Science Spotlight: Computer Vision

by / Science Spotlight (0) in Arts & Sciences /

The hallway of the sixth floor of the McCardell Bicentennial Hall, home to the computer science department, is lined with posters with titles like “3D Capture of Complex Real-World Images” and “Game Development in Java.” The department proudly displays the accomplishments of past and present majors on its website. Anne Blasiak ’07, is featured in the alumni section for her 2008 National Science Foundation Fellowship award, and David Fouhey ’11 took a trip to Istanbul in 2010 to present his summer research project findings at an international conference.

Less prominent online is mention of the Middlebury Vision Benchmark, an internationally renowned collection of test data for stereovision research that has been built and maintained by Professor of Computer Science and Department Chair Daniel Scharstein.

Initially, Scharstein avoided discussion of the Middlebury Vision Benchmark. He focused instead on the other two main threads of computer vision research upon which he and his students have focused for the past several years: vision-based robot navigation and cell phone navigation.

Eventually though, Scharstein opened up about the Middlebury Vision Benchmark.

“Actually, the thing that I’m most known for in the computer vision computing community is the Middlebury Benchmark,” he said. “If you just Google “Vision at Middlebury” you’ll get to this collection of test data that I maintain here.”

Scharstein’s primary research interest is in stereovision: the ability to obtain three-dimensional information from two overlapping two-dimensional images. This is the process humans use to navigate, and it has proved difficult to replicate in computers. In fact, research on the problem of recreating human vision with a computer has been ongoing since the 60’s and 70’s.

Current methodology uses an algorithm — an ordered list of commands with which a computer executes a program — to measure the distance that any one pixel moves between two overlapping images. That information is used to create a “depth map” of the scene portrayed in the two images. Algorithms can do this with varying degrees of accuracy. The problem is that without some sort of benchmark data (a control), researchers cannot be sure how close to the ground truth — the true answer — their algorithm is.

Assistant Professor of Computer Science David Kauchack explained that a benchmark data set “allows researchers from around the world to easily and quantitatively compare new algorithms to previous state of the art approaches.  In many other fields, where standardized benchmarks don’t exist, this can be a very painful and error-prone process.”

Scharstein was working on the problem with Richard Szeliski (who currently works for Microsoft in Redmond, Washington) in the 90’s. The two of them realized the need for benchmark data in the field of stereovision, so they created the first Middlebury Vision Benchmark in 2003.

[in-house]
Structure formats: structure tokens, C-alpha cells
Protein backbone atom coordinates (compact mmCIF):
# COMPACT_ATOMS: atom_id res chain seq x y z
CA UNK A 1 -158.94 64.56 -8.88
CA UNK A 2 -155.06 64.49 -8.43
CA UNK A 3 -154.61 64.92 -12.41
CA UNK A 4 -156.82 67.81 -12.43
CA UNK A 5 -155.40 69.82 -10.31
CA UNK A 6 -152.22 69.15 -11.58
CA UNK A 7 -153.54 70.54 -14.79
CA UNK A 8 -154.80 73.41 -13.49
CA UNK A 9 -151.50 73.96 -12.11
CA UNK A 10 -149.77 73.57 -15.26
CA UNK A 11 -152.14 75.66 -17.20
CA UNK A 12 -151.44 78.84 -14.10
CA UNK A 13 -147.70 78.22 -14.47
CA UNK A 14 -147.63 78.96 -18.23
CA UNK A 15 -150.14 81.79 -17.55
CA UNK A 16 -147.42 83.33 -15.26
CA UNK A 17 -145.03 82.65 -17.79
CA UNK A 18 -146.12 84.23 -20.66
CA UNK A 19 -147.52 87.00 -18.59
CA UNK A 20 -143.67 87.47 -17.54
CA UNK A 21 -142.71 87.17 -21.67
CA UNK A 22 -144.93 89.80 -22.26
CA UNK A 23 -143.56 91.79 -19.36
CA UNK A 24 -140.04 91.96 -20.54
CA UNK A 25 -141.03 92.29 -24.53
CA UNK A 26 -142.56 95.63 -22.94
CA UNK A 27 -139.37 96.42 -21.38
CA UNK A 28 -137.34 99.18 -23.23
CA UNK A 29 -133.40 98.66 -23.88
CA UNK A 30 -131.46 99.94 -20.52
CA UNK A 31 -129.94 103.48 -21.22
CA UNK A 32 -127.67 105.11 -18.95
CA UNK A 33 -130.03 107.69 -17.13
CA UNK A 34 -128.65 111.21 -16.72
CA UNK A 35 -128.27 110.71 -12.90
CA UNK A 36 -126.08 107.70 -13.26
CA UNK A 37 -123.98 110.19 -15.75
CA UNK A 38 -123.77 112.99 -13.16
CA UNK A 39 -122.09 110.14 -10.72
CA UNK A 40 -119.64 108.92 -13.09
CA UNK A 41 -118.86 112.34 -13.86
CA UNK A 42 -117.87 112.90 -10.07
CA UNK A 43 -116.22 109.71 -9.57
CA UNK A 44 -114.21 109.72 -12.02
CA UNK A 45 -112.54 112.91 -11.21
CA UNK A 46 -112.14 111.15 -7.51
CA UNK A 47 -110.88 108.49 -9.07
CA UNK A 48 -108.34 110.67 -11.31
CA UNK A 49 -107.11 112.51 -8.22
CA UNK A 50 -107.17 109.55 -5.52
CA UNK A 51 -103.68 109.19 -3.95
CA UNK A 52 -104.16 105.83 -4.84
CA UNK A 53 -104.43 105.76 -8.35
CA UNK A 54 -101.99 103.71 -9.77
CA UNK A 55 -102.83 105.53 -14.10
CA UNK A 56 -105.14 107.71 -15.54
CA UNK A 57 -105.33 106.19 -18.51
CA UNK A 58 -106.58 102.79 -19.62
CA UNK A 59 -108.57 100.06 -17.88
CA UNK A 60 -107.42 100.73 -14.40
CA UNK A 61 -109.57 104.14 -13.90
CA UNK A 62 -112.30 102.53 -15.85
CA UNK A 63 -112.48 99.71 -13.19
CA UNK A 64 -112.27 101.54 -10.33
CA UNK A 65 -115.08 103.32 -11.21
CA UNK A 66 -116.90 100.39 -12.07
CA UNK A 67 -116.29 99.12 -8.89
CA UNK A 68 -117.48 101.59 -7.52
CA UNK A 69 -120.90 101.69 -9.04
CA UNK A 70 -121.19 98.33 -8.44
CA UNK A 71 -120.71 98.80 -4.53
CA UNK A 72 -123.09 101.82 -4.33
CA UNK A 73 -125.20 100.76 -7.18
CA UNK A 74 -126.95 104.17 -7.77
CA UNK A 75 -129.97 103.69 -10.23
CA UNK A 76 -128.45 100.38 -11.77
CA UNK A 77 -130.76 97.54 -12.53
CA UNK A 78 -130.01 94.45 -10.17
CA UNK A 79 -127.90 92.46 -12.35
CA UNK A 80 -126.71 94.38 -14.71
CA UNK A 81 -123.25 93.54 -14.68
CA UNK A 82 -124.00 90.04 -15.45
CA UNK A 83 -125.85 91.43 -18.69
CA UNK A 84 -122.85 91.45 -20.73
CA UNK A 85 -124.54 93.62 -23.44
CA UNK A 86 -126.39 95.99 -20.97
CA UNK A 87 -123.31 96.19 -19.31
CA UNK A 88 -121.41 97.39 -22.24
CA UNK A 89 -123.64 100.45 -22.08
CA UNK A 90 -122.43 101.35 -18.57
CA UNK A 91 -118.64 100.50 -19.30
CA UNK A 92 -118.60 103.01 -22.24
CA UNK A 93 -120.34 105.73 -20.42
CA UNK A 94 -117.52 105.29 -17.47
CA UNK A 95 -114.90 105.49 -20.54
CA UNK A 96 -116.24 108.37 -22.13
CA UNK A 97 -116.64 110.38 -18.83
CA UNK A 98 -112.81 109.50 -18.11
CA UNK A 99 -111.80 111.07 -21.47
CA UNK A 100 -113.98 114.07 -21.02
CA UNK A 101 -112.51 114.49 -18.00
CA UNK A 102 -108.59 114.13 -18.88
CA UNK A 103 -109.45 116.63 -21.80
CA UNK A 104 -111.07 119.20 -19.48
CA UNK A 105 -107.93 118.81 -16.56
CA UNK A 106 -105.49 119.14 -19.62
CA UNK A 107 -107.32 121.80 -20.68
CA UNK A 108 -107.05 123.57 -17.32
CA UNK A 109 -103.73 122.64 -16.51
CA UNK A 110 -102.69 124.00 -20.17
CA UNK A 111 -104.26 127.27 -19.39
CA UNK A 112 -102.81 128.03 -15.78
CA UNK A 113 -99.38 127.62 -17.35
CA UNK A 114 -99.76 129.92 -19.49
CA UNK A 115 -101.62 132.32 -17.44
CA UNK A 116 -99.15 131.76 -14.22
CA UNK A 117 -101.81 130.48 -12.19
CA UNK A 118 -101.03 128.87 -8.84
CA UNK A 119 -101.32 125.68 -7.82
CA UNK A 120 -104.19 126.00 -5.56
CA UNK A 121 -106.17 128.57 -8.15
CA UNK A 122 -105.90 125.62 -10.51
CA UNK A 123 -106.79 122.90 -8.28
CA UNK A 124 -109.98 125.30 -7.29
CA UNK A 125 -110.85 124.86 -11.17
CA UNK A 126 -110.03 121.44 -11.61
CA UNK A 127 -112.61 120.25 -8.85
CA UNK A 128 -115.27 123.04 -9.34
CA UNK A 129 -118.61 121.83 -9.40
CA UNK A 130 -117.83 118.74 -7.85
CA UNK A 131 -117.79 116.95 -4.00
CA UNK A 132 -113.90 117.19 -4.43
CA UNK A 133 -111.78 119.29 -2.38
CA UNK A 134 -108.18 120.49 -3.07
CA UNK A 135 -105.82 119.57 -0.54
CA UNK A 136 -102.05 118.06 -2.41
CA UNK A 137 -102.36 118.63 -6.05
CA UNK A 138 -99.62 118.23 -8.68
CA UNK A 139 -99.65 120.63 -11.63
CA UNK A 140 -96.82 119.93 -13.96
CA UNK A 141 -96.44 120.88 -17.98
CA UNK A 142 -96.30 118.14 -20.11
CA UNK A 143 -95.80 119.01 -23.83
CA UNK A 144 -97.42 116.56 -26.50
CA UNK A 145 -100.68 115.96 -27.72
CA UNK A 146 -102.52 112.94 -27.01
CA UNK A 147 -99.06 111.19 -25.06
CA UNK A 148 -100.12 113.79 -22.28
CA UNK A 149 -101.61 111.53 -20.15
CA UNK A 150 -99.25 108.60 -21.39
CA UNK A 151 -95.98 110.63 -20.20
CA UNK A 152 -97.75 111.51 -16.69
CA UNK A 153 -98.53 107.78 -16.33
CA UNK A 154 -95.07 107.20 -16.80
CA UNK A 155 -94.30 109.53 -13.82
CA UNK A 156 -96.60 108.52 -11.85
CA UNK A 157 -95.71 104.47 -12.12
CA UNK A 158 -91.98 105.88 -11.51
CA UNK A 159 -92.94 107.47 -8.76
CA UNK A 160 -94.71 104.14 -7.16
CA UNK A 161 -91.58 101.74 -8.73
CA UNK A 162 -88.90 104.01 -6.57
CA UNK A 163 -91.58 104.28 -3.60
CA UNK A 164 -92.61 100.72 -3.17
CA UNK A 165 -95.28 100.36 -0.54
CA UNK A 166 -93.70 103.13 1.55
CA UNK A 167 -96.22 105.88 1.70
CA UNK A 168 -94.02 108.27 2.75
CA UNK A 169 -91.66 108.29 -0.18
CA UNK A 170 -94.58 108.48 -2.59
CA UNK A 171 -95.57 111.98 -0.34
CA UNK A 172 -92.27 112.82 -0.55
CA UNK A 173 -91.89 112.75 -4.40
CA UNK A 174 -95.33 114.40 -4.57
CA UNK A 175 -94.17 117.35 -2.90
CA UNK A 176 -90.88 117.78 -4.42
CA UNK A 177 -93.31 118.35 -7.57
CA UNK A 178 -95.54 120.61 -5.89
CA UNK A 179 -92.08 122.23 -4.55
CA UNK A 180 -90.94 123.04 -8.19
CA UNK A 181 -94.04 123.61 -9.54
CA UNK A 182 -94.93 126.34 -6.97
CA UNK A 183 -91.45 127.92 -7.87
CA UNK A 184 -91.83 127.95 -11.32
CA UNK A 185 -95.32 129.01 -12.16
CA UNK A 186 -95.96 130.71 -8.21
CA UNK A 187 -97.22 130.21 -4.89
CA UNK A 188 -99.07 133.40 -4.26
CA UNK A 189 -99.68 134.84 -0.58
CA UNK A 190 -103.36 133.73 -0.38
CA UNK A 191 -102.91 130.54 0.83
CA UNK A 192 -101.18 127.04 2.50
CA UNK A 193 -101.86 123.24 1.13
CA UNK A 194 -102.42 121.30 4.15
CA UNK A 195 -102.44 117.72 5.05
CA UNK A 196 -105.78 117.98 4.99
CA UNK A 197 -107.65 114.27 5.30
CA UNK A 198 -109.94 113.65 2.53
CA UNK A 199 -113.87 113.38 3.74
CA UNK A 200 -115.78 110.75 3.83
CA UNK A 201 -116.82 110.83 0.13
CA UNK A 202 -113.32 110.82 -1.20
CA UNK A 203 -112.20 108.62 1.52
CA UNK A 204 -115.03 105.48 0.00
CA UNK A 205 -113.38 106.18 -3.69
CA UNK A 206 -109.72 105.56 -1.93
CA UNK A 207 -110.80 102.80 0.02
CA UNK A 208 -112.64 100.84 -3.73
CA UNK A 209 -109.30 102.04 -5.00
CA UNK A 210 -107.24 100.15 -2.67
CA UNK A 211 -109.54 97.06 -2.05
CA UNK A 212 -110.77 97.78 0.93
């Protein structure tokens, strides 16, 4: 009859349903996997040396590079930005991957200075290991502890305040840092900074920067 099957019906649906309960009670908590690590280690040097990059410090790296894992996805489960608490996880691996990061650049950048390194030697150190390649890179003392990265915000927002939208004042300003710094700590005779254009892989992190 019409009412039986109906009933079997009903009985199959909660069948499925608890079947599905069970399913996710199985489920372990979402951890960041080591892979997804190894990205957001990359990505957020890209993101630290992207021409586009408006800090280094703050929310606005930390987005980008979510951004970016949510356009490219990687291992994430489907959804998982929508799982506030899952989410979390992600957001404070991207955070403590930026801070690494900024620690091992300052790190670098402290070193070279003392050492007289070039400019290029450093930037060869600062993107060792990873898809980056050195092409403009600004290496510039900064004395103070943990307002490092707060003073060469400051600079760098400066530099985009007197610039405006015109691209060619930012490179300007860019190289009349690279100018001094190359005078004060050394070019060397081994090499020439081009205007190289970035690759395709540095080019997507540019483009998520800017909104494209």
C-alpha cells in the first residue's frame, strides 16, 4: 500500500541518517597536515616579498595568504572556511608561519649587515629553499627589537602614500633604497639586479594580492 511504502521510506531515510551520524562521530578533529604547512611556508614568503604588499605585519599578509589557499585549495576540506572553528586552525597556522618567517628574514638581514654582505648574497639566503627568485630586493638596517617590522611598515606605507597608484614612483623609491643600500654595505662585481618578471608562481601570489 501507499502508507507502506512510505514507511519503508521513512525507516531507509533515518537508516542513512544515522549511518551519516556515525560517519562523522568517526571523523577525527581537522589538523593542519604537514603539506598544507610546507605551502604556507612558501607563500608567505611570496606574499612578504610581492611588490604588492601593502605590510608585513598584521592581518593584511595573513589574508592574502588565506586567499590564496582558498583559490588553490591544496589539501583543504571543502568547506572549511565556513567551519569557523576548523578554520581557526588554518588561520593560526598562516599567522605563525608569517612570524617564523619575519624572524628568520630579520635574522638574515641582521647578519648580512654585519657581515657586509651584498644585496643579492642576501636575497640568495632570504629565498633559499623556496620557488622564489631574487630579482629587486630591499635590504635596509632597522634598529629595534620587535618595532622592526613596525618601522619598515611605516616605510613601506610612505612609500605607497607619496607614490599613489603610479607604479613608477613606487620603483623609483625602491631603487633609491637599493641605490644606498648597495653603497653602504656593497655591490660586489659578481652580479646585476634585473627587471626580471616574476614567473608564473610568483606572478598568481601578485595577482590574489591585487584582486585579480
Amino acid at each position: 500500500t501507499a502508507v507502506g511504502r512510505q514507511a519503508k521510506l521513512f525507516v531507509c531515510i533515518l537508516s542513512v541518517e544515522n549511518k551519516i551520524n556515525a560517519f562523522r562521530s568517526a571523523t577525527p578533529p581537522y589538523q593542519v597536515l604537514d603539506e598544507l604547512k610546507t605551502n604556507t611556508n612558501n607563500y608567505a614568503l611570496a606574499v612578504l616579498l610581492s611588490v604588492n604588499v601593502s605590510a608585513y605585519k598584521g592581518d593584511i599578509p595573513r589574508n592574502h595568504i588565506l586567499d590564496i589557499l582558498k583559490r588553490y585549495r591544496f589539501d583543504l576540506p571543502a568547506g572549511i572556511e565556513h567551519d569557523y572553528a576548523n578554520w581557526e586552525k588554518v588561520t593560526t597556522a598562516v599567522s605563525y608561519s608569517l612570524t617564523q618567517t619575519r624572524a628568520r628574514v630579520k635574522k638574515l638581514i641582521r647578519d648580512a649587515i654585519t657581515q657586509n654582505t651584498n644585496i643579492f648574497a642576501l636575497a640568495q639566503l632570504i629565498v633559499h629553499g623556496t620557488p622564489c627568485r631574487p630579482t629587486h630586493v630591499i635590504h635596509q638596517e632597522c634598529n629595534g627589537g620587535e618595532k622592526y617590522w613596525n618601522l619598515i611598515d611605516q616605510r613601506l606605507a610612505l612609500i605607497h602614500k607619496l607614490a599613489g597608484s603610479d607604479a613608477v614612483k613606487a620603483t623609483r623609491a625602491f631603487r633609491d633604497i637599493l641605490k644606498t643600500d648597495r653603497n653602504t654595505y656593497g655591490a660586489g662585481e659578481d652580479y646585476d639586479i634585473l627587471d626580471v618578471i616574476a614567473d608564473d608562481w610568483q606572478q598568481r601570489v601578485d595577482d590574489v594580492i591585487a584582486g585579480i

“We had the idea to create ground truths for test data using alternative techniques that give us more information than can currently be generated with stereovision algorithms,” said Scharstein. “We basically have more information than all the researchers that we give the test data to. Then they can run our images with their methods, upload their results, and compare their results to other researchers around the world with our database. So the Middlebury Vision Benchmark is basically a performance indicator for researchers in the field.”

In the 10 years that the database has been in existence, it has become the premier benchmark for stereovision research around the world.

“Right now we have 150 methods submitted to our database,” Scharstein said. “Anyone working in this field around the world accesses this database, and they’ve all heard of Middlebury.”

Students have also become involved in this project in recent years. This past summer Nera Nesic ’13 and Xi Wang ’14 worked with Scharstein to create a new set of ground truths that will be published sometime in the coming year.

“Our goal was to add more realism to our scenes,” said Nesic. “Previous data sets have been built in the lab and can generally be described as an unlikely gathering of visually interesting objects. We wanted to move to environments a stereovision application would be more likely to encounter in the real world.”

Scharstein noted that by setting targets for researchers to strive for, the Middlebury Vision Benchmark is driving stereovision research forward. Ultimately, this project becomes a valuable experience for both professor and student researchers.

According to Scharstein the processing of designing a new dataset “involves a lot of experimentation. The students have really built these systems for me, systems that track pixels or tell the projectors to project patterns, or cameras to take pictures. And what’s unusual and valuable about this is how that student effort is impacting the field of stereovision.”

Listen to Professor Daniel Scharstein discuss his work with the Campus’ Will Henriques.